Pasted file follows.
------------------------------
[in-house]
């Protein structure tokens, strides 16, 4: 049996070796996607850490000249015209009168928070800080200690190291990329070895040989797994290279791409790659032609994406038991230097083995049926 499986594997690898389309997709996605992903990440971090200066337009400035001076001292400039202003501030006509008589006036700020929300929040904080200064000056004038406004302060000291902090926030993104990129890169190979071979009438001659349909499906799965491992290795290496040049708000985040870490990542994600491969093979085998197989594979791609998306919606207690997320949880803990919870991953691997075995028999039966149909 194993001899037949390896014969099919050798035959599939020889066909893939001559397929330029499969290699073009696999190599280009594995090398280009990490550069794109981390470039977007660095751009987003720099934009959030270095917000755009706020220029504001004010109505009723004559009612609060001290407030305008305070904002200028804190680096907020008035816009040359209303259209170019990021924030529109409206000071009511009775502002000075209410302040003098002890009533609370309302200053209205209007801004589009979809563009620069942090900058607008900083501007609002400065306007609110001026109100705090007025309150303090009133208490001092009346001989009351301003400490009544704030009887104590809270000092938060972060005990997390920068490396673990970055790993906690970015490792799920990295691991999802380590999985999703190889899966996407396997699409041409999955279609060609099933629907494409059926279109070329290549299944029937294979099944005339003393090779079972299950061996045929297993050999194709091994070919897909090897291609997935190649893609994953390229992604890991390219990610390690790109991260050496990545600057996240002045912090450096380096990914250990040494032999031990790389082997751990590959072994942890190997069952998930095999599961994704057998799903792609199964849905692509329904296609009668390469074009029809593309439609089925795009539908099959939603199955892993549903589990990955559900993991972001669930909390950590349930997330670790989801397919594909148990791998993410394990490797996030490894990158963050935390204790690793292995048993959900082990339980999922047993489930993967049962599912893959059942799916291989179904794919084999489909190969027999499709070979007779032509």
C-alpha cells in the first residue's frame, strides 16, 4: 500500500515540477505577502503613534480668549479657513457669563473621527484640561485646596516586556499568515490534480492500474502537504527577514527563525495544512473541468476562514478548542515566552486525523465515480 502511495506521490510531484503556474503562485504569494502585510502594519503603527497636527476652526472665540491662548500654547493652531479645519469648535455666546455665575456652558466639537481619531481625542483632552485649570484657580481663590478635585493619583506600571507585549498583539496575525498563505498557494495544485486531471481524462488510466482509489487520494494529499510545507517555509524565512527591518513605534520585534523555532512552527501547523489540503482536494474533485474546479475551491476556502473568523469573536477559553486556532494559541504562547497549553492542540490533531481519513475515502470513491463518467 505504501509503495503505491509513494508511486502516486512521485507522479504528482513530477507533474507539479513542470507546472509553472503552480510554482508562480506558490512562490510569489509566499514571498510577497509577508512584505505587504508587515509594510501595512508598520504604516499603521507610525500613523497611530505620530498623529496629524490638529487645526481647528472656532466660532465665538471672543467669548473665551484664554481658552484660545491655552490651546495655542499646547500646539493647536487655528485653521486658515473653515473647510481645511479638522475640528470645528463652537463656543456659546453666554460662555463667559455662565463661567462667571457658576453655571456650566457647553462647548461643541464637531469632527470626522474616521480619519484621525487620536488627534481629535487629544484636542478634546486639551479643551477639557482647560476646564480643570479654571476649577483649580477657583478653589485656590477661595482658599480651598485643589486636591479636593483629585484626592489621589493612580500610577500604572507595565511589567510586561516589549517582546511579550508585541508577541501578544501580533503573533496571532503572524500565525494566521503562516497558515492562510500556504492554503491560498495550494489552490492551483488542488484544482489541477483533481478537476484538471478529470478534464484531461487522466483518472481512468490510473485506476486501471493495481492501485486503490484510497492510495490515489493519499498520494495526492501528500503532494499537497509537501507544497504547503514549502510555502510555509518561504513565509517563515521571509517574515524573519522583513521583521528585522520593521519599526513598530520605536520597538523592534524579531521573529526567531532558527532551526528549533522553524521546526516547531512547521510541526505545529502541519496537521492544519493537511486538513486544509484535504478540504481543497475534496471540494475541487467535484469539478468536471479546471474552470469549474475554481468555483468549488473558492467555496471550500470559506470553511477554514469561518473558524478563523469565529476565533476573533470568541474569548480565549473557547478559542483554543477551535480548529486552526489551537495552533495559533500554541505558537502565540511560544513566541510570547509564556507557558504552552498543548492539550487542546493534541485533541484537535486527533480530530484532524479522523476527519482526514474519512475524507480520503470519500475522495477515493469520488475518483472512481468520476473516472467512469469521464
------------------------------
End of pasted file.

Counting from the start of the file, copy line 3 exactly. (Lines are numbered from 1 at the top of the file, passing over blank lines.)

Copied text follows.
C-alpha cells in the first residue's frame, strides 16, 4: 500500500515540477505577502503613534480668549479657513457669563473621527484640561485646596516586556499568515490534480492500474502537504527577514527563525495544512473541468476562514478548542515566552486525523465515480 502511495506521490510531484503556474503562485504569494502585510502594519503603527497636527476652526472665540491662548500654547493652531479645519469648535455666546455665575456652558466639537481619531481625542483632552485649570484657580481663590478635585493619583506600571507585549498583539496575525498563505498557494495544485486531471481524462488510466482509489487520494494529499510545507517555509524565512527591518513605534520585534523555532512552527501547523489540503482536494474533485474546479475551491476556502473568523469573536477559553486556532494559541504562547497549553492542540490533531481519513475515502470513491463518467 505504501509503495503505491509513494508511486502516486512521485507522479504528482513530477507533474507539479513542470507546472509553472503552480510554482508562480506558490512562490510569489509566499514571498510577497509577508512584505505587504508587515509594510501595512508598520504604516499603521507610525500613523497611530505620530498623529496629524490638529487645526481647528472656532466660532465665538471672543467669548473665551484664554481658552484660545491655552490651546495655542499646547500646539493647536487655528485653521486658515473653515473647510481645511479638522475640528470645528463652537463656543456659546453666554460662555463667559455662565463661567462667571457658576453655571456650566457647553462647548461643541464637531469632527470626522474616521480619519484621525487620536488627534481629535487629544484636542478634546486639551479643551477639557482647560476646564480643570479654571476649577483649580477657583478653589485656590477661595482658599480651598485643589486636591479636593483629585484626592489621589493612580500610577500604572507595565511589567510586561516589549517582546511579550508585541508577541501578544501580533503573533496571532503572524500565525494566521503562516497558515492562510500556504492554503491560498495550494489552490492551483488542488484544482489541477483533481478537476484538471478529470478534464484531461487522466483518472481512468490510473485506476486501471493495481492501485486503490484510497492510495490515489493519499498520494495526492501528500503532494499537497509537501507544497504547503514549502510555502510555509518561504513565509517563515521571509517574515524573519522583513521583521528585522520593521519599526513598530520605536520597538523592534524579531521573529526567531532558527532551526528549533522553524521546526516547531512547521510541526505545529502541519496537521492544519493537511486538513486544509484535504478540504481543497475534496471540494475541487467535484469539478468536471479546471474552470469549474475554481468555483468549488473558492467555496471550500470559506470553511477554514469561518473558524478563523469565529476565533476573533470568541474569548480565549473557547478559542483554543477551535480548529486552526489551537495552533495559533500554541505558537502565540511560544513566541510570547509564556507557558504552552498543548492539550487542546493534541485533541484537535486527533480530530484532524479522523476527519482526514474519512475524507480520503470519500475522495477515493469520488475518483472512481468520476473516472467512469469521464